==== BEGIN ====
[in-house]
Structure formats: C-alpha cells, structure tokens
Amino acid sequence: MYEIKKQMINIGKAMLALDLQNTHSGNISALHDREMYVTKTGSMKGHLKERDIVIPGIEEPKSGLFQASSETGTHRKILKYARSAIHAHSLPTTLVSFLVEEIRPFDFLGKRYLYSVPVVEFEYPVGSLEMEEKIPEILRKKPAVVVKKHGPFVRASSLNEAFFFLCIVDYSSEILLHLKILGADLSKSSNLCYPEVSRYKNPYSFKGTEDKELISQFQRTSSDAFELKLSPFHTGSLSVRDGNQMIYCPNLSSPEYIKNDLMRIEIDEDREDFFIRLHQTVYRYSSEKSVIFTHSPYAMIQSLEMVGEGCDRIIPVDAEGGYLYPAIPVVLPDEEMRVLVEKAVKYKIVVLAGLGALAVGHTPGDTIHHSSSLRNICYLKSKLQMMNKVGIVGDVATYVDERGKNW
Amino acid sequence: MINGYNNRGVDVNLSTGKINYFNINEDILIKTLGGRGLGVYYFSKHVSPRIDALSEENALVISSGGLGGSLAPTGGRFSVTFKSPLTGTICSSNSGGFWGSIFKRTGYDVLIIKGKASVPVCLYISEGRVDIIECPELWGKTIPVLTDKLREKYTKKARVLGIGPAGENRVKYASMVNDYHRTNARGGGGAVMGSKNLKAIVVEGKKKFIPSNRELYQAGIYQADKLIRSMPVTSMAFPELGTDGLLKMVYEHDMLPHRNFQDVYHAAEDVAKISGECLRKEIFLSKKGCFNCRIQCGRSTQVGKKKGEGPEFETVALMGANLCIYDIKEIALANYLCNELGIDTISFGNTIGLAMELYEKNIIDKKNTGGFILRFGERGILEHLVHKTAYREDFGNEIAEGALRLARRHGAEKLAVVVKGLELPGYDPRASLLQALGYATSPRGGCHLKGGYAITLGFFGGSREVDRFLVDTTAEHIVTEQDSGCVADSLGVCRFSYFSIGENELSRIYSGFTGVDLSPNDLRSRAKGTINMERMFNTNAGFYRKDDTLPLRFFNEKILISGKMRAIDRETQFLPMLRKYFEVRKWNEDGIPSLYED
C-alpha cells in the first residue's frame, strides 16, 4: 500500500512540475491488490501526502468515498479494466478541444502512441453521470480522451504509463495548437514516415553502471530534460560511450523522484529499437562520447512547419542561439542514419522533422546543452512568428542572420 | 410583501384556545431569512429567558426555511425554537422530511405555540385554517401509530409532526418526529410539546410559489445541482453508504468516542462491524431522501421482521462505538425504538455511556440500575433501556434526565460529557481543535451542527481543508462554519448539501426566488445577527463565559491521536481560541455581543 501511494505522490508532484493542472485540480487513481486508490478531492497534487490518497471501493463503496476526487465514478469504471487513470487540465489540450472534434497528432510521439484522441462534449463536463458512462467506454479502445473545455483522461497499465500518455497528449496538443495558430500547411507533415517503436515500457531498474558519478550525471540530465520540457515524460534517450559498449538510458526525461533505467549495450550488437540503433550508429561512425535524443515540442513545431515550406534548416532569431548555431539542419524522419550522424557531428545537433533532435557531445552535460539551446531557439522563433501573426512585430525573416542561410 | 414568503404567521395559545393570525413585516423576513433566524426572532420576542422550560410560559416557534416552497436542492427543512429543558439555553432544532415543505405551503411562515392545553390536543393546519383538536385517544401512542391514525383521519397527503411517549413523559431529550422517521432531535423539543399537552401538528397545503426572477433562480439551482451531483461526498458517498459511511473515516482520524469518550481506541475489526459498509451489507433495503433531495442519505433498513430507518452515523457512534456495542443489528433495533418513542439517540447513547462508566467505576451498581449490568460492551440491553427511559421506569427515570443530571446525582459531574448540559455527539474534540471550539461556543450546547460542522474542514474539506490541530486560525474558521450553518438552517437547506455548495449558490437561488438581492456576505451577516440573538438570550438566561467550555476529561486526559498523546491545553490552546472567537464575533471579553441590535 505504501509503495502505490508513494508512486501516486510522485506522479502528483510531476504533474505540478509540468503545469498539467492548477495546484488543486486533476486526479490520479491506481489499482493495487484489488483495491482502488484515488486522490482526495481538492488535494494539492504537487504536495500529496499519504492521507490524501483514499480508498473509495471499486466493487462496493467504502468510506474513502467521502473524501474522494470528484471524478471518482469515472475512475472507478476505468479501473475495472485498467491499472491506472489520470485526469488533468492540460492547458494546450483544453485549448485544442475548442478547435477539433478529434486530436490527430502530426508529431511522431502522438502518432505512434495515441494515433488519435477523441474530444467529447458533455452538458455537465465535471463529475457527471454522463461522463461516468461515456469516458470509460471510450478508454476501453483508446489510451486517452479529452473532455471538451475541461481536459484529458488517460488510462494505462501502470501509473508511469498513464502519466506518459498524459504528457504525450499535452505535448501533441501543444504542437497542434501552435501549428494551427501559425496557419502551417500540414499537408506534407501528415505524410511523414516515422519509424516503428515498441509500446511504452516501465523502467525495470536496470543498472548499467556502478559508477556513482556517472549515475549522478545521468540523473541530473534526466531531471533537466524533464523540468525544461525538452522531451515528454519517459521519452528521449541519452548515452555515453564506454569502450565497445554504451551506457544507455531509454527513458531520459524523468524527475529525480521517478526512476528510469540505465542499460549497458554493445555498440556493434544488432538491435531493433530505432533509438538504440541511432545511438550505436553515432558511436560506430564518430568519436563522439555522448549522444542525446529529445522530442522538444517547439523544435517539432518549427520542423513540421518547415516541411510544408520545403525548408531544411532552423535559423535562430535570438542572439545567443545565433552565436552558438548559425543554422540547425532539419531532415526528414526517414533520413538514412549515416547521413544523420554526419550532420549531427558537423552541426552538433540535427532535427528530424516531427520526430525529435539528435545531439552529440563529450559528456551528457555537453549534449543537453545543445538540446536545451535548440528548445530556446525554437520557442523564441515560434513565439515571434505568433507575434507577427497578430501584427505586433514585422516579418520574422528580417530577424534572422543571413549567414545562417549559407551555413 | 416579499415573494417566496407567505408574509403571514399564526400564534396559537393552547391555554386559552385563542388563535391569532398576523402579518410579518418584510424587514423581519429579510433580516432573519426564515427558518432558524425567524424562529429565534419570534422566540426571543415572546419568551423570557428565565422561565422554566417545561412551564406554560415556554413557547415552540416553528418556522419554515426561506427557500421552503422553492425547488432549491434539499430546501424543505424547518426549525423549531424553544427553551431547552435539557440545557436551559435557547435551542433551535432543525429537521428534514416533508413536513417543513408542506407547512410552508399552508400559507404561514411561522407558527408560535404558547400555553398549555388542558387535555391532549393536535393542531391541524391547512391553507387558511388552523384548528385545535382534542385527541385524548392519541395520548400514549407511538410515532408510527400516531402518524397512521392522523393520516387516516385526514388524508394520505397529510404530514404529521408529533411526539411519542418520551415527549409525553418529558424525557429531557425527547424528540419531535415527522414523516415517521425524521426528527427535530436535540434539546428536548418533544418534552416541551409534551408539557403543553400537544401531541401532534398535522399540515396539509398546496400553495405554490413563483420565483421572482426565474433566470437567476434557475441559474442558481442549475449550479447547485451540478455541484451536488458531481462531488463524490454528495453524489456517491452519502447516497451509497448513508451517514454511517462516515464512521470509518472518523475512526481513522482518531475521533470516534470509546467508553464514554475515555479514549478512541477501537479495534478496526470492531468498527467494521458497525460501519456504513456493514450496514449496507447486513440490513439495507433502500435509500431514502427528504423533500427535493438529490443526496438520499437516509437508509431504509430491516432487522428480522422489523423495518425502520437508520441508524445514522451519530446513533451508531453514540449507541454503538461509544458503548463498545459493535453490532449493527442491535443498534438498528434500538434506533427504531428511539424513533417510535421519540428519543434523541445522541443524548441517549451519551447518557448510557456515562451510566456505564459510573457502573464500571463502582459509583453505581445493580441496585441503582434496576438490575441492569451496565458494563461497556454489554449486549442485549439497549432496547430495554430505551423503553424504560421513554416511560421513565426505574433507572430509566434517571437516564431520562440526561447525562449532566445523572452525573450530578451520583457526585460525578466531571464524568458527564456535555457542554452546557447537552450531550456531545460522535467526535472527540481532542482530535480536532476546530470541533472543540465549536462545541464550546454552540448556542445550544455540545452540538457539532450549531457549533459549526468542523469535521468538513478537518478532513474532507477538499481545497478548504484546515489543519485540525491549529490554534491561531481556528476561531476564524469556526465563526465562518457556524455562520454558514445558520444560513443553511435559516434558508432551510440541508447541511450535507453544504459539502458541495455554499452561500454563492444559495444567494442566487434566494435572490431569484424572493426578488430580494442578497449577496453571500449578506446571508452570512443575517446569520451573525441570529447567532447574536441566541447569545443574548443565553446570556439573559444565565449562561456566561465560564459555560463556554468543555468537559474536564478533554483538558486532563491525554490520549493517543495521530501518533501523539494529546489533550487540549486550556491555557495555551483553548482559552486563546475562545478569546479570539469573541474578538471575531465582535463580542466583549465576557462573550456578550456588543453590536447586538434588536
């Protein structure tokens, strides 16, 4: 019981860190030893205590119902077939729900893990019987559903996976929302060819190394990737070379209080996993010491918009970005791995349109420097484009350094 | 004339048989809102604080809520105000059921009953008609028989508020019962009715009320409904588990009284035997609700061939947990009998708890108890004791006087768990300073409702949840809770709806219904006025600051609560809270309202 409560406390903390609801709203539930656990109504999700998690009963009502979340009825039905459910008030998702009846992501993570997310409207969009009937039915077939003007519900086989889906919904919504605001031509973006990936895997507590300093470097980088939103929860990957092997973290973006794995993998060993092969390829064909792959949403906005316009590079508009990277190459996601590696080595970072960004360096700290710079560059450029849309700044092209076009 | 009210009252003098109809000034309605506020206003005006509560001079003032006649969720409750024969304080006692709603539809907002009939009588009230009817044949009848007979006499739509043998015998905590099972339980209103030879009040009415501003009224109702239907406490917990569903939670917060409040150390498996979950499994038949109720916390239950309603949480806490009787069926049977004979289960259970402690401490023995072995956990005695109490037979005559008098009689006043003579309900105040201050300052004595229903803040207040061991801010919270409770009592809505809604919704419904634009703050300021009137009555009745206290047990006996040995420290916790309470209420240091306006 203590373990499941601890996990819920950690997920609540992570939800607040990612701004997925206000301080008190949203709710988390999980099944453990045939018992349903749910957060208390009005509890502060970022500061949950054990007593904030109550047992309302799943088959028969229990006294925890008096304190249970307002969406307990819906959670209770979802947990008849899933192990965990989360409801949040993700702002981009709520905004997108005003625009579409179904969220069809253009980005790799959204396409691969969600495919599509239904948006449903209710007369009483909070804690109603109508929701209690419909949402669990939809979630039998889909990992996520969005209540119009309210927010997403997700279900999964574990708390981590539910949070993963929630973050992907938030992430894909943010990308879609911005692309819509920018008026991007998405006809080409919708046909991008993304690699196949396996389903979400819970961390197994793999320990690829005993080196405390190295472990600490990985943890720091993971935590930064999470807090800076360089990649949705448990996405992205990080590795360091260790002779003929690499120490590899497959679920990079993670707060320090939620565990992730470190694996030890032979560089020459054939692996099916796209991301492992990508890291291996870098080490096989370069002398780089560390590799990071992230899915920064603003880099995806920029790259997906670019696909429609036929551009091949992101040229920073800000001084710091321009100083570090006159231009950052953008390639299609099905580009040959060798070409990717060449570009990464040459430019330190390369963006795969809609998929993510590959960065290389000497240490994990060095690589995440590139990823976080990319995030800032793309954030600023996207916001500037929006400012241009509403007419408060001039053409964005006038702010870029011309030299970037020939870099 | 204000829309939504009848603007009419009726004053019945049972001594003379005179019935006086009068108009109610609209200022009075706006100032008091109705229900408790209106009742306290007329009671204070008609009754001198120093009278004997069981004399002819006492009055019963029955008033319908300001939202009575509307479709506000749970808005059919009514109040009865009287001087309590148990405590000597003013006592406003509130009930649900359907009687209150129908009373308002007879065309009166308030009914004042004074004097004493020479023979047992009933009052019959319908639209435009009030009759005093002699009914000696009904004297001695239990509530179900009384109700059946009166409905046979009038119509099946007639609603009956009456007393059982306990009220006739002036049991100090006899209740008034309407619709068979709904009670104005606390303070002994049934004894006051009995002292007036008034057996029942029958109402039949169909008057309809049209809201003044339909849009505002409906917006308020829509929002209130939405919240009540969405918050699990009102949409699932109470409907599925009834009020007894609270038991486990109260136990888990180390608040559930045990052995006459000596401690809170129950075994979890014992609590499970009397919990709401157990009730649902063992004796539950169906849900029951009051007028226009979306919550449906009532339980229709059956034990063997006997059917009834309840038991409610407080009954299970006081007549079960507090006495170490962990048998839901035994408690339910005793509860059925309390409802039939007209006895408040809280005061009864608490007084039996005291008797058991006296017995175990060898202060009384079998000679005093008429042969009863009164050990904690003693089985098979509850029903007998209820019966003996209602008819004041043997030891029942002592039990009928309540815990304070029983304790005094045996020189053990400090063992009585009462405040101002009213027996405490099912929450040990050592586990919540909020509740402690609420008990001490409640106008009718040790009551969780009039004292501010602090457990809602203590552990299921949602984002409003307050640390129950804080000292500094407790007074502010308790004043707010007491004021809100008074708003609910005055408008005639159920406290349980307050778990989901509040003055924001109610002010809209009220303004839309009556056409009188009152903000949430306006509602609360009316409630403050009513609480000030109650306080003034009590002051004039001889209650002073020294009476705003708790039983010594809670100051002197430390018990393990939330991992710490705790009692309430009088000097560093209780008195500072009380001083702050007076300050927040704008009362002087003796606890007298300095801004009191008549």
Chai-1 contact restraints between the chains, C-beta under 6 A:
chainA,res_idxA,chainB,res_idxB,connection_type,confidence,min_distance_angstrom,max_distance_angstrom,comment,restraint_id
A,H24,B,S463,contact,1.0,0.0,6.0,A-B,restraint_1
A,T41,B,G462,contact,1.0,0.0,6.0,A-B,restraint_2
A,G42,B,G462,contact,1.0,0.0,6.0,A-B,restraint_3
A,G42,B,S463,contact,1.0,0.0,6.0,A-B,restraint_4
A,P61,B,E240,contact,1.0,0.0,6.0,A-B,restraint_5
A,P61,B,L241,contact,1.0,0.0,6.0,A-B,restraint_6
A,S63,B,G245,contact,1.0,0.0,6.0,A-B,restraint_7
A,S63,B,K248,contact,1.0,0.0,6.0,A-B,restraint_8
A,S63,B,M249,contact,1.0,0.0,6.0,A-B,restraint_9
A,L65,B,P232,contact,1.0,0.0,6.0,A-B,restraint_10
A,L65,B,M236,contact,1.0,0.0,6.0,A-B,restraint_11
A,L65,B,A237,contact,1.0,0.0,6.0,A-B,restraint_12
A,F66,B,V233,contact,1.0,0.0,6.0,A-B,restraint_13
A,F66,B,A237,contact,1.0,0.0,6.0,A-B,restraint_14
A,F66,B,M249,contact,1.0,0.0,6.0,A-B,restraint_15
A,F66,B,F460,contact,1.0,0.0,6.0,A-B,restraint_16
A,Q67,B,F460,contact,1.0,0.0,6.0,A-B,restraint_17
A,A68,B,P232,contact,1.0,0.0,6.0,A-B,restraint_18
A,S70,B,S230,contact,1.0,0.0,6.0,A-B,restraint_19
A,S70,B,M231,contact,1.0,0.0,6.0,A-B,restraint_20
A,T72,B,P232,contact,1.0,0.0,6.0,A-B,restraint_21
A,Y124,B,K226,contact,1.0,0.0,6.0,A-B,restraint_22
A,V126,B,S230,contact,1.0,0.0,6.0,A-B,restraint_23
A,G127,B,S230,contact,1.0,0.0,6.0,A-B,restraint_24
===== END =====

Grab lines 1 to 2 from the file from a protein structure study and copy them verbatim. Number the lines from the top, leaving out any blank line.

[in-house]
Structure formats: C-alpha cells, structure tokens